• Continual service improvement: improving services by looking at customer needs and how they can be met through better design, improved efficiency, or new technology.
  • An ESM vision: as organizations move toward enterprise service management (ESM), the SMO can play a critical role in ensuring that a singular enterprise service management vision is developed and implemented.


Differences between SMO and a PMO

In reality, an SMO is an extension of a Project Management Office (PMO). It is responsible for maintaining service quality and improving customer experience. This is how they differ from each other:

The PMO is a centralized office responsible for managing the project portfolio. It has a hands-on approach and usually manages projects individually. The SMO is a decentralized office that oversees all organization project management activities. It has a “hands-off” approach and usually manages projects at the program level.

Overall, the PMO is considered to be more strategic in nature, while the SMO is deemed to be more operational in nature.

Should an organization have both PMO and SMO?

In recent years, there has been a growing trend of large companies and organizations merging the PMO with SMO. This means that both functions are housed in one department.

We think it is a move often made for two reasons: (1) it eliminates redundancy, and (2) it allows for better coordination between these two functions.

But, having both an SMO and PMO is important because they serve different purposes: 

A project management office is typically responsible for allocating resources to ensure that projects are completed on time, within budget, and meet or exceed expectations. A service management office is typically responsible for managing service delivery to customers by ensuring that the services are delivered as intended and on schedule.

Melissa Teater’s experience in creating an SMO

In her years of experience, Teater recognized a real opportunity to implement ITIL best practices across the organization she works for. She considered that a service management office could help with the stability and scalability of their processes and platforms.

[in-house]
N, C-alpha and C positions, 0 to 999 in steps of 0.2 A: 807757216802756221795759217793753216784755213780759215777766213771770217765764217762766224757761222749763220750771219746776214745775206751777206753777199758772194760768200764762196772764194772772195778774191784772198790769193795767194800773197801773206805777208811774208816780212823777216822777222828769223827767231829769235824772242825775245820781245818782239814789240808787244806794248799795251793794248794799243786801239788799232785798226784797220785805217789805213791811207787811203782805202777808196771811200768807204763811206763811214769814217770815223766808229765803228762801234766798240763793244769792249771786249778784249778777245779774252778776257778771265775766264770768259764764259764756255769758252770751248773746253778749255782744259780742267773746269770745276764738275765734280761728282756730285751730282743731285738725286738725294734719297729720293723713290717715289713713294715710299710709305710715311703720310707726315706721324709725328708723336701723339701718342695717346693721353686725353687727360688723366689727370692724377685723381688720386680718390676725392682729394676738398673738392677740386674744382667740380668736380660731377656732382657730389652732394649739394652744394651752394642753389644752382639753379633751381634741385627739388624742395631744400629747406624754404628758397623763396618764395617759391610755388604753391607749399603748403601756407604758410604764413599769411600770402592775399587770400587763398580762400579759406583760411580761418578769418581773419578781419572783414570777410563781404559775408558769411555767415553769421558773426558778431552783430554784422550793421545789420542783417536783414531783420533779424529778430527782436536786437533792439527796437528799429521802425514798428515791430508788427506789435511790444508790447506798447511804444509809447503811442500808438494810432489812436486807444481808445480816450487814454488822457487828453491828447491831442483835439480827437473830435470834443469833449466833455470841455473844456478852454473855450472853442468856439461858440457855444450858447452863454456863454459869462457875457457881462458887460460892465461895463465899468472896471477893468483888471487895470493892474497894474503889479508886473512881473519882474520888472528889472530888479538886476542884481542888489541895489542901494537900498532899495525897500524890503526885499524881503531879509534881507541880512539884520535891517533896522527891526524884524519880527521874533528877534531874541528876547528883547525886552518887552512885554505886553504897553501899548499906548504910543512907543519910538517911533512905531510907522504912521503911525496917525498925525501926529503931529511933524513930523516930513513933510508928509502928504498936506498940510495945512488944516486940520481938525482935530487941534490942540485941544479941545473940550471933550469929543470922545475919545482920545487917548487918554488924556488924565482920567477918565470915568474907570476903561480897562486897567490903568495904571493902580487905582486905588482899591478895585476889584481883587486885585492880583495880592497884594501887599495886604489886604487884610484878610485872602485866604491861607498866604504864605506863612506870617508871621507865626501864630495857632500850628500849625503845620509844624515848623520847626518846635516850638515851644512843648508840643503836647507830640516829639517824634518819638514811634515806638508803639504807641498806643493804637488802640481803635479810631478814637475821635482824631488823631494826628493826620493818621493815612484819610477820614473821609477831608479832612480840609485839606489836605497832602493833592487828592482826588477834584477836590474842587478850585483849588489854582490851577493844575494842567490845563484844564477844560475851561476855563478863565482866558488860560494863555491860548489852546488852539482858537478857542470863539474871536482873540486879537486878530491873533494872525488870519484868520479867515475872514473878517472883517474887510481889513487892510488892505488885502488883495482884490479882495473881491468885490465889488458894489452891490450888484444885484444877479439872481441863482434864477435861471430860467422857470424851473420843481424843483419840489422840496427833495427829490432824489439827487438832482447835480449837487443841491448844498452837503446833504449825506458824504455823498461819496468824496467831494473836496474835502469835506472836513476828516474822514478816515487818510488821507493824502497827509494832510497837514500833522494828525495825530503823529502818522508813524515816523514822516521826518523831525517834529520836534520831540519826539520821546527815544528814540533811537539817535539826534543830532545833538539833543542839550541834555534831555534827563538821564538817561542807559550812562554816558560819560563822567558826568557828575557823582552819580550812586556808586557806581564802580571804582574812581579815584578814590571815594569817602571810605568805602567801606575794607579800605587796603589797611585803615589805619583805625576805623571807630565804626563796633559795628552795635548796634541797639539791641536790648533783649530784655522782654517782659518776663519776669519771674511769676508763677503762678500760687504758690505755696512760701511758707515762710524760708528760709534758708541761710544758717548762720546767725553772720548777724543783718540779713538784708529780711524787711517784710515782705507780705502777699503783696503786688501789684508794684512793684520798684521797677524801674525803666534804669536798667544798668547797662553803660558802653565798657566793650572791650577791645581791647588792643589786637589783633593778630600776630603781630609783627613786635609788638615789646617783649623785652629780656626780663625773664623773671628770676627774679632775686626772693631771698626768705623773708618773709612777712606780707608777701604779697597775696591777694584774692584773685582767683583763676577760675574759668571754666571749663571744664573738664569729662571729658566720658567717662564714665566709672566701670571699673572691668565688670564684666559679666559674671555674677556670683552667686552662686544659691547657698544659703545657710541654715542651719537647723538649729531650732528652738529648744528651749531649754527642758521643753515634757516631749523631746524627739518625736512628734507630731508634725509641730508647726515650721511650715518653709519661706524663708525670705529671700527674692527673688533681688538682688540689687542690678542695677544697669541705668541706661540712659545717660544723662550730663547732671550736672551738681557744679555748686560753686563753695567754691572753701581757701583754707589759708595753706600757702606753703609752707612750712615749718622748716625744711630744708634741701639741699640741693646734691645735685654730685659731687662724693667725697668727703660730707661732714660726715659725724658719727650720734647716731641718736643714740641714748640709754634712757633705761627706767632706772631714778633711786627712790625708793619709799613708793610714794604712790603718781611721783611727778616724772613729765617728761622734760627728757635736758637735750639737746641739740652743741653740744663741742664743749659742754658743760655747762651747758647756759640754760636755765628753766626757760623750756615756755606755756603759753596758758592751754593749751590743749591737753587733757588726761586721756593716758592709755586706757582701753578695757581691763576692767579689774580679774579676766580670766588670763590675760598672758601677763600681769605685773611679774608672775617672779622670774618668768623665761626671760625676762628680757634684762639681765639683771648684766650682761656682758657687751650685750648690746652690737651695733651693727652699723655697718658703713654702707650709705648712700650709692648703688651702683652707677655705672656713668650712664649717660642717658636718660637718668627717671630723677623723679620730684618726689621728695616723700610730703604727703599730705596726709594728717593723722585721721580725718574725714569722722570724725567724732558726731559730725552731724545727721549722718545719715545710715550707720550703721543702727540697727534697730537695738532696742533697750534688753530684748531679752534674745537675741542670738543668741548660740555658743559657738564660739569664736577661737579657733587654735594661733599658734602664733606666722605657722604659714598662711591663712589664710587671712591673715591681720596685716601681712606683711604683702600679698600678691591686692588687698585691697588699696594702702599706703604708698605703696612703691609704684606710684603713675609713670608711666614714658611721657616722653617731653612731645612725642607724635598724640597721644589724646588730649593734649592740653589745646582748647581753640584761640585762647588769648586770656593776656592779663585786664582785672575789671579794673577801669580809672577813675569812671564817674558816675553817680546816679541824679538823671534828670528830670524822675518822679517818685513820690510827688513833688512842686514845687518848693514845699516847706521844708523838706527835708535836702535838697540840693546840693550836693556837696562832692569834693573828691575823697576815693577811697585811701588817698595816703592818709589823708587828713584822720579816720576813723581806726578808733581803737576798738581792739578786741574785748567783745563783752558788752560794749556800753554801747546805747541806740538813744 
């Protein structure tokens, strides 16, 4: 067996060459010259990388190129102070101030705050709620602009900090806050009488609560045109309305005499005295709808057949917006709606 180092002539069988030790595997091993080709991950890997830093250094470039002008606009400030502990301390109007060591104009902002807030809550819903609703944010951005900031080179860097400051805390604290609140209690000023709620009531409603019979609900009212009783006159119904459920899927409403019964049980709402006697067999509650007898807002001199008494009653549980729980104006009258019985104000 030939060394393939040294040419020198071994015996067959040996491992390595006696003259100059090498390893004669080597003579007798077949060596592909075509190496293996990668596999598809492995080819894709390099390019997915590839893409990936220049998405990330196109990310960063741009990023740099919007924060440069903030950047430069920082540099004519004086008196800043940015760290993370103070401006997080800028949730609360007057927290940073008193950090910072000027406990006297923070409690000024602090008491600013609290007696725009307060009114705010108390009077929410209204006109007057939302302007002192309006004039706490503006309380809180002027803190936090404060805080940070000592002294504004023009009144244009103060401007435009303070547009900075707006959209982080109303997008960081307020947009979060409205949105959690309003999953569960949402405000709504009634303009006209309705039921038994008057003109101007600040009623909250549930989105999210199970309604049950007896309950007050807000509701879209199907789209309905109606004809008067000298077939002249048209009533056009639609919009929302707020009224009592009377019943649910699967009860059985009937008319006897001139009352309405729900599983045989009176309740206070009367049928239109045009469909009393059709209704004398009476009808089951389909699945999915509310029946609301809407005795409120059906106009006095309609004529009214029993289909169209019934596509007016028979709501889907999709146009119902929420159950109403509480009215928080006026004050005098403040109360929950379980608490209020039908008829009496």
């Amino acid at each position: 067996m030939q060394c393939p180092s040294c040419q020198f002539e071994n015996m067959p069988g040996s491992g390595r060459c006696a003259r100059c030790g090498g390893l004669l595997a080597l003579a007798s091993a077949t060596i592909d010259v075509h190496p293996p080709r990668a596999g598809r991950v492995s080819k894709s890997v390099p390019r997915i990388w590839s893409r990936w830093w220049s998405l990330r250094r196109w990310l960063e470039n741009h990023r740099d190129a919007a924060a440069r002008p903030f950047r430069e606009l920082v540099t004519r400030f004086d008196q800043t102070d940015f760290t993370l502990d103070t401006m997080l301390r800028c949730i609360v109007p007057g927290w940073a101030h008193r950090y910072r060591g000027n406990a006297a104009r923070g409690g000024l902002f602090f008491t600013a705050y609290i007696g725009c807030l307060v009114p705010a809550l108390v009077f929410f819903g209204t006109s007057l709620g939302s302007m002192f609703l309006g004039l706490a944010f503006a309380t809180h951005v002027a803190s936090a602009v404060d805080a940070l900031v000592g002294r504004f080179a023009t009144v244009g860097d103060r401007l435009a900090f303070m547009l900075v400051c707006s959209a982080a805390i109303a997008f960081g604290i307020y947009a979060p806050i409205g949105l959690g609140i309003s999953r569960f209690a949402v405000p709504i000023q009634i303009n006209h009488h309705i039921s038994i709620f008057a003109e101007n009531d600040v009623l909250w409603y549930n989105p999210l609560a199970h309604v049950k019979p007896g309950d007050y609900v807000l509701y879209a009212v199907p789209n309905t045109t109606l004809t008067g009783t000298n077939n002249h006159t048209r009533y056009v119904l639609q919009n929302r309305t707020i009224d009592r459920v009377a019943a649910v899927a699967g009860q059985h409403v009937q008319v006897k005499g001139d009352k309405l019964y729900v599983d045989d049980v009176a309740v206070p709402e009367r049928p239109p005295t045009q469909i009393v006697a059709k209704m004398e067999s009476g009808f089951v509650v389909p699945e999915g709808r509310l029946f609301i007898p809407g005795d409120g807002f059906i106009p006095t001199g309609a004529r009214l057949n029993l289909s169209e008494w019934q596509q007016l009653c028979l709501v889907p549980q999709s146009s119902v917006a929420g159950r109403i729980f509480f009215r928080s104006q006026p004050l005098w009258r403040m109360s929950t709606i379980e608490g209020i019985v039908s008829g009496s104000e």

For that, she started small and from the basics: analyzing the process considering the perspectives of incident management, knowledge management, service request, and catalog.

“In addition to that, we've identified that change control and enablement is something that is really gonna help us reduce risk,” she adds. 

Now that she is in her initiative's hiring and training stage, she still has more to accomplish. Hence, she established a two-year roadmap to make it happen and divided her strategy into three phases: 

  1. The first phase focuses on IT support, workflow processes, training staff, and choosing which platforms/tools can help.
  2. The second one is about adjusting the tiered support model and fixing pain points involving event management, problem management, incident management, and so on.
  3. The third phase brings in artificial intelligence (AI) bots, DevOps tools, and AI ops tools to provide a better experience.

Teater considers this process to be organic, therefore, necessary. 



"Change can sometimes feel scary for folks, but also there's a lot of silos that we normally have to break down. And so that is a very normal thing to occur within any organization." 

Melissa Teater
Director of Support and Experience at Jamf
Episode 14 of Ticket Volume



Let’s keep digging from phases that can locate you in time and space to detail tasks and considerations to create your SMO.

How to build a service management office

There are two models for an SMO. Choose the approach that best aligns with your organization's size and culture. Depending on your needs, you can either have a centralized or decentralized office.

A centralized SMO will oversee the service desk, incident management, problem management, and change management processes. The centralized SMO model also owns the service catalog, SLAs, and service-level monitoring. ITSM tools: Service Desk, asset management, and event management software.